Torii Botnet Can Be Used to Exfiltrate Personal Data, Researchers Say

A botnet is a network of computers/systems that are infected with the same kind of malware to perform cyber attacks on a large scale. Torii Botnet is one of the newest botnets to be uncovered, but it is believed to have been active for at least a year now. Most botnets are utilized for mass spam email attacks that could, for example, be used to spread ransomware or expose users to phishing scams. They can also be used for DDoS (distributed denial-of-service) attacks that are primarily meant to disrupt regular traffic to a server or network. Botnets can also be used for cryptocurrency mining. Torii, however, has not been found to act in such a manner, although it certainly has the potential to. At the moment, it looks like the biggest threat that could come out of this whole thing is that massive amounts of personal data could be exfiltrated. The definition of this term is that data can be copied and transferred illegally, without the permission of that data’s owner. Without a doubt, that is something you want to protect yourself against.

Torii Botnet is unlike other botnets that have been observed by malware researchers, and it has certainly surprised them. So, what’s so special about this botnet? Virtually, it could be used to execute any command, which makes it extremely dangerous and versatile. Depending on who uses it – and it is possible that many cyber attackers could utilize it for their own gain – it could be used in all kinds of ways. That makes it extremely difficult to analyze and remove Torii botnet malware. From what we know now – thanks to Vesselin Bontchev, the first researcher to unveil the botnet on Twitter – this malware is spread using the Telnet protocol. That means that attackers can use remote access to your system to help malware infiltrate. This, of course, is done without your permission, silently. According to researchers, Torii malware can infect an impressive range of systems, including x86_64, x86, ARM, MIPS, Motorola 68k, SuperH, and PPC. If your device is running a system with this architecture, you might be at risk.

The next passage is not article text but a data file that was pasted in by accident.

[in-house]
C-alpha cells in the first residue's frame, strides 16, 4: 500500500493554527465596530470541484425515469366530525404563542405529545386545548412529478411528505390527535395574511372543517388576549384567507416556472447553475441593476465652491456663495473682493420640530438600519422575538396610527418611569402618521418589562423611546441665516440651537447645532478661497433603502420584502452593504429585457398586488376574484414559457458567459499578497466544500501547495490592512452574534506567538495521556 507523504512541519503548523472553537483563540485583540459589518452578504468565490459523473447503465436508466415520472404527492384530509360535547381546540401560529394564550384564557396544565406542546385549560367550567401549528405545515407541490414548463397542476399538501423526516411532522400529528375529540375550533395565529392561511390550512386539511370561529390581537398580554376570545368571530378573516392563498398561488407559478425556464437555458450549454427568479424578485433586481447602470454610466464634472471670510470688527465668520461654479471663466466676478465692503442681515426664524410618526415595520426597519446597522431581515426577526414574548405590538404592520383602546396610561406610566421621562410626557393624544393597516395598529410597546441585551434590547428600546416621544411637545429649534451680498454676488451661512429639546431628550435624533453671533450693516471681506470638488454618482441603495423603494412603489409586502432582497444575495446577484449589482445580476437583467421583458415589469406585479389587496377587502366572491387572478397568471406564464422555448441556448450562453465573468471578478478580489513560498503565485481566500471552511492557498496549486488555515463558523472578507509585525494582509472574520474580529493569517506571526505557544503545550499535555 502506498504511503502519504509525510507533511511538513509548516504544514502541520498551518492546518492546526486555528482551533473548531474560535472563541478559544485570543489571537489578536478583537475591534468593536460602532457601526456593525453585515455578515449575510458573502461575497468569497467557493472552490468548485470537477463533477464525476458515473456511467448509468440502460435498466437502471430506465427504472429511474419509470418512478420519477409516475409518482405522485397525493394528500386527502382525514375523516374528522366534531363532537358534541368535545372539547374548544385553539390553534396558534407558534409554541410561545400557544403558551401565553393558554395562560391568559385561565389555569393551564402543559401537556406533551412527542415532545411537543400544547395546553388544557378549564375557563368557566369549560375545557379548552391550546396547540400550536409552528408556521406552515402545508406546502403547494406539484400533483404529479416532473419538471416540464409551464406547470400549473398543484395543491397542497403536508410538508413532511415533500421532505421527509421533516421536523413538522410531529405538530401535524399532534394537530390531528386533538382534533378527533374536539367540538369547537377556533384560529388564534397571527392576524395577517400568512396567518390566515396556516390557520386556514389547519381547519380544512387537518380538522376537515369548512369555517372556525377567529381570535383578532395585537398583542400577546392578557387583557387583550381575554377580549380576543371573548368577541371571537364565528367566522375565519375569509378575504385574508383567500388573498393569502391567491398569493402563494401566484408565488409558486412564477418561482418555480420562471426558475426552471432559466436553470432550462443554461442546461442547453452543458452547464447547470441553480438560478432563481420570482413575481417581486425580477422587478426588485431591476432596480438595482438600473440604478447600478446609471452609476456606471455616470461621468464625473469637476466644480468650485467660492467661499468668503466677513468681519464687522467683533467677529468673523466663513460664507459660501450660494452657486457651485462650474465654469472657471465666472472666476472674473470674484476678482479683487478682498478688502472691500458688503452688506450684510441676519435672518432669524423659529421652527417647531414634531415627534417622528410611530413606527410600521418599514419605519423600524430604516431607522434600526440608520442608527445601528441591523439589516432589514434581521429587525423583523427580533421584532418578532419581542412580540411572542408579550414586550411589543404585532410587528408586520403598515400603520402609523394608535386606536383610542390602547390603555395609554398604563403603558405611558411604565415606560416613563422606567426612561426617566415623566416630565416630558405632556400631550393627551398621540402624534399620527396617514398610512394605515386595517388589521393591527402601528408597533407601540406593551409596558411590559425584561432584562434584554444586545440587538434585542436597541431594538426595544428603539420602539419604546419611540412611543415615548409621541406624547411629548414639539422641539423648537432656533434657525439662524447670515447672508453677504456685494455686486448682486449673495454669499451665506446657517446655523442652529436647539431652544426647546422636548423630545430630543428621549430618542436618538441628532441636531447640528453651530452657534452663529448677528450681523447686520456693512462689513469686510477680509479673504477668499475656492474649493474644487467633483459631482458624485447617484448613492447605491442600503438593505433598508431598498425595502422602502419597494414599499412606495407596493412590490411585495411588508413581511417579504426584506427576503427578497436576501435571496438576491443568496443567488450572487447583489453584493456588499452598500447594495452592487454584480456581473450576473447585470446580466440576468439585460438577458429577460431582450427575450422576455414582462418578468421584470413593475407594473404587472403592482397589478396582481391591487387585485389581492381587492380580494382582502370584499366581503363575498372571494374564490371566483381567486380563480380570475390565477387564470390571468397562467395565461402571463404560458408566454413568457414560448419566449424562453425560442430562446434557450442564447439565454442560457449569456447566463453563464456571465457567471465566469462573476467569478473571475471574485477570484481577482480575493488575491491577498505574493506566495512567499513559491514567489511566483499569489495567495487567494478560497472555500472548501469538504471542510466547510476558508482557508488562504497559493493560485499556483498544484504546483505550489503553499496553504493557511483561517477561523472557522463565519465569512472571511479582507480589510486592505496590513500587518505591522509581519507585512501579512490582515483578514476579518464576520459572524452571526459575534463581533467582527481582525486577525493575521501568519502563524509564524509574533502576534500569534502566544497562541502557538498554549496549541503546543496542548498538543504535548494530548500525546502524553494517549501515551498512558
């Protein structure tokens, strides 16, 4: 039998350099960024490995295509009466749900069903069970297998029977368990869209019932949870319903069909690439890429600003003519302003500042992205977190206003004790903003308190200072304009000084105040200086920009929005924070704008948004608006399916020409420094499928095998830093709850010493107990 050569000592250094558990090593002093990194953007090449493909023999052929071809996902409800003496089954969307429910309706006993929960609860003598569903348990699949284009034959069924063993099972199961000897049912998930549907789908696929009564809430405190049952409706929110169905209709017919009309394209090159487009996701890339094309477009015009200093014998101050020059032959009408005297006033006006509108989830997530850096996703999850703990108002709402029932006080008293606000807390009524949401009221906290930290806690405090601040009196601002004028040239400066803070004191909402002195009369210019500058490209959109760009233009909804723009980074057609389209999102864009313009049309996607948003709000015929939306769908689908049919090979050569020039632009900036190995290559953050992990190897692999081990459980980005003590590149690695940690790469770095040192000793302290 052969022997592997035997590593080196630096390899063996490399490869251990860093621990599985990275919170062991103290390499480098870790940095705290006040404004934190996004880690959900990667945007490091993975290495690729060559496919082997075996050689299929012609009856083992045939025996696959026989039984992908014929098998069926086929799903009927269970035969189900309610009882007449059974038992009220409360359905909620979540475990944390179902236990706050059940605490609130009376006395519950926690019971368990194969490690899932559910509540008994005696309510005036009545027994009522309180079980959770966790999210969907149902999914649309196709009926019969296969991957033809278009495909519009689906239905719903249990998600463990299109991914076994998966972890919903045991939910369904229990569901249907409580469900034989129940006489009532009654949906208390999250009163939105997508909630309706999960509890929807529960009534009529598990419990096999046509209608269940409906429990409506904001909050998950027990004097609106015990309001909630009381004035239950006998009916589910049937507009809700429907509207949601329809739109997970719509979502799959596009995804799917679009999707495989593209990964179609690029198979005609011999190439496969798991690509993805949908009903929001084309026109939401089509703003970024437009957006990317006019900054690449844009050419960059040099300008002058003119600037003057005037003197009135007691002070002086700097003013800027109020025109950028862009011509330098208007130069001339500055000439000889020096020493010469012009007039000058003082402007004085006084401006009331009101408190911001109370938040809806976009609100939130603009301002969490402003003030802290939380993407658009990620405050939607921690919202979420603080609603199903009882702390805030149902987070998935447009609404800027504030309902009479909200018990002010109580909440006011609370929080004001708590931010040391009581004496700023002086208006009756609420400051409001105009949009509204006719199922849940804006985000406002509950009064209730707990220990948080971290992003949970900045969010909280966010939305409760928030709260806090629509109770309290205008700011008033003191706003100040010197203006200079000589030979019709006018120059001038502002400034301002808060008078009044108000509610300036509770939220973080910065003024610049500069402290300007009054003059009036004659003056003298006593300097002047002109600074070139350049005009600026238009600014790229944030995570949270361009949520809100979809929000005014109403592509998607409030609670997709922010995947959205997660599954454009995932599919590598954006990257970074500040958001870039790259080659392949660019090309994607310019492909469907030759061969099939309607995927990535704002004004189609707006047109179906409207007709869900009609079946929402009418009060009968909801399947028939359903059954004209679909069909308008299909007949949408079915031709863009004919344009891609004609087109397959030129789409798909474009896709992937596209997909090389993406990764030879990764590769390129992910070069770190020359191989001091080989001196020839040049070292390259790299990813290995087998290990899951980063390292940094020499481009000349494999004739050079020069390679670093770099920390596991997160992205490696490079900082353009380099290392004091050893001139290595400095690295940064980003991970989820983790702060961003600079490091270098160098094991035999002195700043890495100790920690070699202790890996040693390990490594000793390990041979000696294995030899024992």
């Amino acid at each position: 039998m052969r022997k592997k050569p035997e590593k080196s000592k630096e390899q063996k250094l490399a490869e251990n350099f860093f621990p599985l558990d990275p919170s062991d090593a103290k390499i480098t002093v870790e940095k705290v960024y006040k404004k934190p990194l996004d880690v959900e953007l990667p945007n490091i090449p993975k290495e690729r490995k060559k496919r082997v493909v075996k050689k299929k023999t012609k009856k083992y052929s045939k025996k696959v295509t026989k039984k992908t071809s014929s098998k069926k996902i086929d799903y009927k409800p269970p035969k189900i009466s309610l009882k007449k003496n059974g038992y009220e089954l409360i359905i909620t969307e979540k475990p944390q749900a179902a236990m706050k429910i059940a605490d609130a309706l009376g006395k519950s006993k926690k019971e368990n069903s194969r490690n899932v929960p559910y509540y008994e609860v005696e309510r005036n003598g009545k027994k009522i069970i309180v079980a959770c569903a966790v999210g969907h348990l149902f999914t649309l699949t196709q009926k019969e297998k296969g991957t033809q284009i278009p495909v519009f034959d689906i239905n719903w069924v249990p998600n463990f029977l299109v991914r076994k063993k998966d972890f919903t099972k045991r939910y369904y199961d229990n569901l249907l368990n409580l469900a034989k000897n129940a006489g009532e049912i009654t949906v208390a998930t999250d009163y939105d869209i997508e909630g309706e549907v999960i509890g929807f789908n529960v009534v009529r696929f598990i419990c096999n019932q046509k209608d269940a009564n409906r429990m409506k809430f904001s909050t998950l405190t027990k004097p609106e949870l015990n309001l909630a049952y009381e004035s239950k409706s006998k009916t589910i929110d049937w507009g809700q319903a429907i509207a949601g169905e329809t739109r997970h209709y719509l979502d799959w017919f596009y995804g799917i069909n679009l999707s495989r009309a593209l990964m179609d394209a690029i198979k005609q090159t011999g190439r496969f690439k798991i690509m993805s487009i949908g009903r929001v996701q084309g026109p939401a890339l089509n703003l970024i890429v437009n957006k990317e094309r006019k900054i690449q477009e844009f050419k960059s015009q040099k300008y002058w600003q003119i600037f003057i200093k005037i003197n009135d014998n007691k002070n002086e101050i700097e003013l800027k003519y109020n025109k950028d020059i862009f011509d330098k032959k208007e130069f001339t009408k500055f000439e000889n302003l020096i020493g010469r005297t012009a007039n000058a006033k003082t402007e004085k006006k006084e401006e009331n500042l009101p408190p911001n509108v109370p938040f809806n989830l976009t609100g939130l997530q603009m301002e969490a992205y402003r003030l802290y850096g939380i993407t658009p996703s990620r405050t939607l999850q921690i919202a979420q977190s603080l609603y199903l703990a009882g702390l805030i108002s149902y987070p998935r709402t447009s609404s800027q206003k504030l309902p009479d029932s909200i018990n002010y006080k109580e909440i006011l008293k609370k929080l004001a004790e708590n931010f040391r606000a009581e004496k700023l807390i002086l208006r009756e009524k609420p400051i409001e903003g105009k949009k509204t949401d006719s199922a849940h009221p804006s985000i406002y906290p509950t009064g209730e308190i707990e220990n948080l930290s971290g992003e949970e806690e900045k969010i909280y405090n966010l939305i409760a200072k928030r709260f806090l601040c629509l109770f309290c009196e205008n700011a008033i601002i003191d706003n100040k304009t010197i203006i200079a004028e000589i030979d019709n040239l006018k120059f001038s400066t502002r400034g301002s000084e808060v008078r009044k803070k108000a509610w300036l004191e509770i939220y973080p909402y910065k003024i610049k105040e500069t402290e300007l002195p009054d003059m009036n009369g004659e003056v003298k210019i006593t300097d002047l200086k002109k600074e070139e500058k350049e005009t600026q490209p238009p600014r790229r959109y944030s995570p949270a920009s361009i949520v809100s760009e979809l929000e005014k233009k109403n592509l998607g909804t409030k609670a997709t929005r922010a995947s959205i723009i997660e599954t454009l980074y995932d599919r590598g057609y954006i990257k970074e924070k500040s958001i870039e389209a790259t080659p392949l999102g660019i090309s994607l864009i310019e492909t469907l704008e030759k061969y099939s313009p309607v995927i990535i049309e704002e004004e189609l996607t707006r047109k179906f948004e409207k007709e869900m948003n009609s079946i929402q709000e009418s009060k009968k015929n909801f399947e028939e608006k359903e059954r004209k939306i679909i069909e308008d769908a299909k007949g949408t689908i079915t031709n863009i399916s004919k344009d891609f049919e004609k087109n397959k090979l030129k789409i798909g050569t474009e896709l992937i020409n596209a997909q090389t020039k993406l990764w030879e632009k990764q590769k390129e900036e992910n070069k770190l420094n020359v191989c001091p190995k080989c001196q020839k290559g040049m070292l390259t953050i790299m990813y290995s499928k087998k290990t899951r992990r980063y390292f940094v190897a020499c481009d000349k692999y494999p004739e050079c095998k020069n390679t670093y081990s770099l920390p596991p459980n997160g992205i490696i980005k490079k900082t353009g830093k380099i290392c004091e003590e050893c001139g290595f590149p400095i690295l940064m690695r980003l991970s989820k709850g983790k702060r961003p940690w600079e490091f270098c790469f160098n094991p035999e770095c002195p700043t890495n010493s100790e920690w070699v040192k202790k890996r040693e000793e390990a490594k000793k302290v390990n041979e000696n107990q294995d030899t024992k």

Of course, if your system/device is strong and protected, it is unlikely to be added to the Torii botnet. On the other hand, if it runs outdated software – or if the operating system itself is outdated – and the login (username and password) can be brute-forced, malware can be dropped and executed in no time. First, malicious payload is downloaded with the ELF (Executable and Linkable format) file format. The executed payload then downloads another one (also ELF) and then executes it. To ensure that malware persists, the original dropper uses multiple methods, which include automatic execution via injected code into ~\.bashrc, via “@reboot” clause in crontab, via /etc/init and PATH, via modification of the SELinux Policy Management, via /etc/inittab, and as a “System Daemon” service via system. Once the second payload is executed, it can execute commands retrieved from a C&C server. A few servers Torii has been found connecting to include,, and

When Torii exfiltrates data (e.g., hostname, operating system’s version, process ID, or the location of the second payload), it uses AES-128 encryption to conceal it. Information that the infected computer sends to the botnet’s server about command execution is encrypted too. This adds to the sophistication and complexity of the botnet that is being built as you read this. Yes, the botnet is growing further. Needless to say, there is still a lot to learn about Torii and the malware that infects targeted systems, but it is already pretty obvious that it must be taken seriously because it can leak extremely sensitive data.

The execution of malware payload and the communication between the infected system and the botnet’s server is complex, and it appears that the actors behind the botnet have all the power to exploit it for anything they could ever want. This is why securing all systems and devices against malware linked to the Torii botnet is extremely important. What can you do? First and foremost, you want to secure Telnet devices and all other remote-access channels. Set up strong login credentials. Next, you want to make sure you install all updates. Remember that no updates equals plenty of vulnerabilities. Finally, you want to secure your system using reliable anti-malware software.

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